King of Thieves (15) | Close-Up Film Review
The real life Hatton Garden safety deposit jewel robbery happened in April 2015. It has been called the “largest burglary in English legal history” and because of the advanced age of the perpetrators – three of them were over 65 and the others no spring chickens – they became known as the pensioner burglars or “diamond wheezers”.
Film makers were quick to seize on the dramatic possibilities of the story. The low budget Hatton Garden the Heist was first off the mark and swiftly disappeared into DVD land. A television series starring Timothy Spall was due to be seen last year but is still to be screened. And last year’s movie The Hatton Garden Job had some good middle list actors led by Larry Lamb as gang leader Brian Reader but a weak script which didn’t really cut the mustard.
The producers of King of Thieves have wisely taken their time over developing their version. First things first they signed up a major star, Michael Caine to play Reader. They then commissioned skilled writer Joe Penhall to create the screenplay, which drew on the expert knowledge of journalist Duncan Campbell, who had covered the story for the Guardian newspaper. With them on board to attract the finance, director James Marsh (The Theory of Everything) then gathered together an all star, largely veteran cast.
And the film turns out to be well worth the wait. It is a really classy and entertaining heist movie, which puts a fresh spin on the tale.
It might have been tempting to turn this into a film about lovable old codgers sticking a finger up to the rich and privileged but there’s rather more to it than that. Caine wins our sympathy in the early scenes with his wife, who is dying of cancer (a touching cameo from Francesca Annis). Reader is not hard up for a bob or two from his life of crime, as we see from his very comfortable life style, but after his wife’s death, he is still in the market for one last job.
That comes up when he meets nervy young electrician Basil (Charlie Cox), who has intimate knowledge of the safety deposit vault and who puts the idea of the heist to him. Basil by the way is the only made up character in the film. There was a younger man involved but the police were never able to establish his identity.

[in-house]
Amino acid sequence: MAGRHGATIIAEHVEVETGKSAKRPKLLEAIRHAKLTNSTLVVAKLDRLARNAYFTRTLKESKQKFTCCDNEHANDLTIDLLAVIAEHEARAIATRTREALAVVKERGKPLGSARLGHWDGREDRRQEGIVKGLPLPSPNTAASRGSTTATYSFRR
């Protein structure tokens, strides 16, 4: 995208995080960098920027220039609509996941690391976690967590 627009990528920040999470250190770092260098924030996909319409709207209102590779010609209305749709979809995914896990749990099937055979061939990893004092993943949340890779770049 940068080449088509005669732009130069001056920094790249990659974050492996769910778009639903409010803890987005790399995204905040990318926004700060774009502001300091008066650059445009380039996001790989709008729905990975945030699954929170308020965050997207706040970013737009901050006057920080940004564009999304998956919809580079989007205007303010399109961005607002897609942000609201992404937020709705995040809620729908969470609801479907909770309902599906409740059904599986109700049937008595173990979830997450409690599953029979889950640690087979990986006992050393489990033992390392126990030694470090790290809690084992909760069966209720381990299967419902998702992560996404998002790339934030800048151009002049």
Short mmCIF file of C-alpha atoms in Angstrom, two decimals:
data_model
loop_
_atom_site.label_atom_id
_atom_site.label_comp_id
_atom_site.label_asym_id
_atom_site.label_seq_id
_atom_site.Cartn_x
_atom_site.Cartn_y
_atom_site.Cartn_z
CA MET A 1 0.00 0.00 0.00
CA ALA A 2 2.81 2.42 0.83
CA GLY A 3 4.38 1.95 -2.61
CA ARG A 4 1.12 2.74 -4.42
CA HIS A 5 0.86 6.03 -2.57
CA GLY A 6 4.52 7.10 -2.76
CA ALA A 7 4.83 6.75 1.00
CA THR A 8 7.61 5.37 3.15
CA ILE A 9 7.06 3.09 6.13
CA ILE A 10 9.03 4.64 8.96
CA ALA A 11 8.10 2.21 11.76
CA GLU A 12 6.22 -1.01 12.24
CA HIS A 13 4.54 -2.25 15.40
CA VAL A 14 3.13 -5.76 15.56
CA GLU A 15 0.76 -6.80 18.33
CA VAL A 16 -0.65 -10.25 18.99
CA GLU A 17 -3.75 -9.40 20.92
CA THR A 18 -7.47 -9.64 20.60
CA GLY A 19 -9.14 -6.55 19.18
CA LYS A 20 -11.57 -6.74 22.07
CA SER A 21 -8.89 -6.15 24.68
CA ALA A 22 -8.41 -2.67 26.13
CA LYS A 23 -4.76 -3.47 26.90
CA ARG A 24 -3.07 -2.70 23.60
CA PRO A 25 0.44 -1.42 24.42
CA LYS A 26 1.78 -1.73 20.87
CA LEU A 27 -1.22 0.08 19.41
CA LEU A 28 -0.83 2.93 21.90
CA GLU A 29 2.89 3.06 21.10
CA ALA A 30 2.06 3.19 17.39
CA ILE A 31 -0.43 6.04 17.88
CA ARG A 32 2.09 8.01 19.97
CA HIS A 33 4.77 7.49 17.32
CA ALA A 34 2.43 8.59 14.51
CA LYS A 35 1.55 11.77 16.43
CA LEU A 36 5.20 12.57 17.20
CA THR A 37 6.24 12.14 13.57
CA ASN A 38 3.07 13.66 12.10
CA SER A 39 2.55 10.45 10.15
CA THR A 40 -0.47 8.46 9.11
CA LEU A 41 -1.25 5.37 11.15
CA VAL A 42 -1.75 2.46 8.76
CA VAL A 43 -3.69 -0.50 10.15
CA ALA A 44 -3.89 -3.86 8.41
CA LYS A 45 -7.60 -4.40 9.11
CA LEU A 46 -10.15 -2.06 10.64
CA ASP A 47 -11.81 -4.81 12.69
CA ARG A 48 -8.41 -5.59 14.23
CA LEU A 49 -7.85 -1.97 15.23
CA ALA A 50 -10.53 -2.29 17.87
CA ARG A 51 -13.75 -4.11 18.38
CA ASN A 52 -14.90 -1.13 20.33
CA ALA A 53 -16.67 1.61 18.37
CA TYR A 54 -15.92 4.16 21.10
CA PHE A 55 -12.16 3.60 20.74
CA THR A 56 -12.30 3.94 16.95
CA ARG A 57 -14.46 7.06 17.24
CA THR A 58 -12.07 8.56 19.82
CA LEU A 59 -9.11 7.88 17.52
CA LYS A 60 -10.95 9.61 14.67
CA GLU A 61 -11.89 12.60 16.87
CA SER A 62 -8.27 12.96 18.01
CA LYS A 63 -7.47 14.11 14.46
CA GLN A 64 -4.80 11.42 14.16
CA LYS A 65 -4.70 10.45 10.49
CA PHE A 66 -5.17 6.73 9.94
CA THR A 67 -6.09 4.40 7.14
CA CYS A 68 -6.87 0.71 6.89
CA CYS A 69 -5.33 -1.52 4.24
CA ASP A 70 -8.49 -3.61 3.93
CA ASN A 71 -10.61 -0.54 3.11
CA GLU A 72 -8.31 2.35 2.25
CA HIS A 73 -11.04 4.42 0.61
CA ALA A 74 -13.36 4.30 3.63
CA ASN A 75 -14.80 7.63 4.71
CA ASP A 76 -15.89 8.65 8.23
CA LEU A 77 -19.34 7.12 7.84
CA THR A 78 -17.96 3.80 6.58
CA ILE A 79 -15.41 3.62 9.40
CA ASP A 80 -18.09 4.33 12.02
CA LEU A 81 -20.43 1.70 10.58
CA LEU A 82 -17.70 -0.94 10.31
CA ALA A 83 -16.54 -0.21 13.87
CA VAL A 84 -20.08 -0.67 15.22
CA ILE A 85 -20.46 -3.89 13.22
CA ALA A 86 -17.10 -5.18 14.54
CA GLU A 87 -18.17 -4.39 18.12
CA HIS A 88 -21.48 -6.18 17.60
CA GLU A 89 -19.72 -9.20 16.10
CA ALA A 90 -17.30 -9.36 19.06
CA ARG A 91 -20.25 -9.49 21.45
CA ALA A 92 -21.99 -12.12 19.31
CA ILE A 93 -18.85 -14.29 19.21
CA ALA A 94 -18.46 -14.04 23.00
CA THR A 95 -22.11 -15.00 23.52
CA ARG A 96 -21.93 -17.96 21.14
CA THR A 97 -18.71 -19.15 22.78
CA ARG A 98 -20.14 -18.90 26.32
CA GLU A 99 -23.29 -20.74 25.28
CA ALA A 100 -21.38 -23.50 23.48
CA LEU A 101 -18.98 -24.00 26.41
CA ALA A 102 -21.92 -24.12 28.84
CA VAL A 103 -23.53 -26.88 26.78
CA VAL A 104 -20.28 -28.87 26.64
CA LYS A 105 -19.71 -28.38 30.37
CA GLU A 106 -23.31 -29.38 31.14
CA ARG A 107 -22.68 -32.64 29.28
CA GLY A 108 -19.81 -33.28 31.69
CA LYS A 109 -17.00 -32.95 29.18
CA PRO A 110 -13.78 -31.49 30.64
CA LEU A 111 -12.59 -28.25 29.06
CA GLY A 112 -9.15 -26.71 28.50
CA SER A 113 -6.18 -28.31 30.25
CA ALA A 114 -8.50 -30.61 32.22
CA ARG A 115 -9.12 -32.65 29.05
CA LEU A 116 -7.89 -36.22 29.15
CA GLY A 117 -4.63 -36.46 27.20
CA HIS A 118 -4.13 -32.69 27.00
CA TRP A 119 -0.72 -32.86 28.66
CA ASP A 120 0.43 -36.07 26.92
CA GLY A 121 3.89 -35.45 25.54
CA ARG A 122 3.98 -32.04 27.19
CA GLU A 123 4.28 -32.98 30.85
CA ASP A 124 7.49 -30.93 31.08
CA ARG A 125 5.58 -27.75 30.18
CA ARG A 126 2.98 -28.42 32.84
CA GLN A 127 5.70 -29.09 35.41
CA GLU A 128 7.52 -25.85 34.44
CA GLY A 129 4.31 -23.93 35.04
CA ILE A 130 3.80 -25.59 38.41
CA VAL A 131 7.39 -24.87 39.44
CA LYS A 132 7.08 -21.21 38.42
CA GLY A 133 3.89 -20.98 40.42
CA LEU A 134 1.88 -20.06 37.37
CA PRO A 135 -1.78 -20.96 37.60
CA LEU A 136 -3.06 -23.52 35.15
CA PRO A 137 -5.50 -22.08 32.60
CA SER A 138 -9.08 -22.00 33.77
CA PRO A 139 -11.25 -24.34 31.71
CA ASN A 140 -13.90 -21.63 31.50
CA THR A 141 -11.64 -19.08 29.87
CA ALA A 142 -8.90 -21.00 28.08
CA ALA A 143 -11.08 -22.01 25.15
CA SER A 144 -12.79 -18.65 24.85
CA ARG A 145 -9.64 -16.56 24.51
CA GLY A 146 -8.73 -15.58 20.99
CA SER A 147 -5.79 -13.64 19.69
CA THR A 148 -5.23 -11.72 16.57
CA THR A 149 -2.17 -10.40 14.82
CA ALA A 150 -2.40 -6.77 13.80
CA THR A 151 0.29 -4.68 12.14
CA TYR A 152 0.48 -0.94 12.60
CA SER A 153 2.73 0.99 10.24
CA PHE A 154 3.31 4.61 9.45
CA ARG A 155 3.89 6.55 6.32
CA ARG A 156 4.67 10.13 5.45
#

Having established Caine’s character, the film then introduces the crime career veterans he recruits: Terry (Jim Broadbent), a nasty piece of work with a history of violence; Danny (Ray Winstone), Kenny (Tom Courtenay) and Carl (Paul Whitehouse). There is a certain amount of comedy around the advancing years of the gang as they plan and carry out the actual heist, which involves boring into the vault over the Easter holiday weekend.
Portly Danny nearly getting stuck in the gap as he’s being pushed into the vault, and Kenny, the lookout man whose advancing years keep causing him to dose off on the job. And there’s an amusing contribution from Michael Gambon as their somewhat bumbling fence.
But the film largely resists the “comic old codgers” route and the film gets most interesting towards the end of the actual heist and in the subsequent dividing up of the spoils, which bring out the characters’ ruthless side. There is no honour among these thieves.
The police investigation, which interestingly is largely female led, is effectively presented without taking attention away from the main characters and there’s some witty use of vintage footage of the main actors in their younger days.
Although the film gives Caine a star role, he doesn’t hog the limelight and it is a joy to see all these veteran actors cast against type. Even the usually lovable Courtenay as Kenny has his nasty side. And Cox, as the sad eyed and apparently wet behind the ears Basil, who has some surprises up his sleeve, more than holds his own against all those years of experience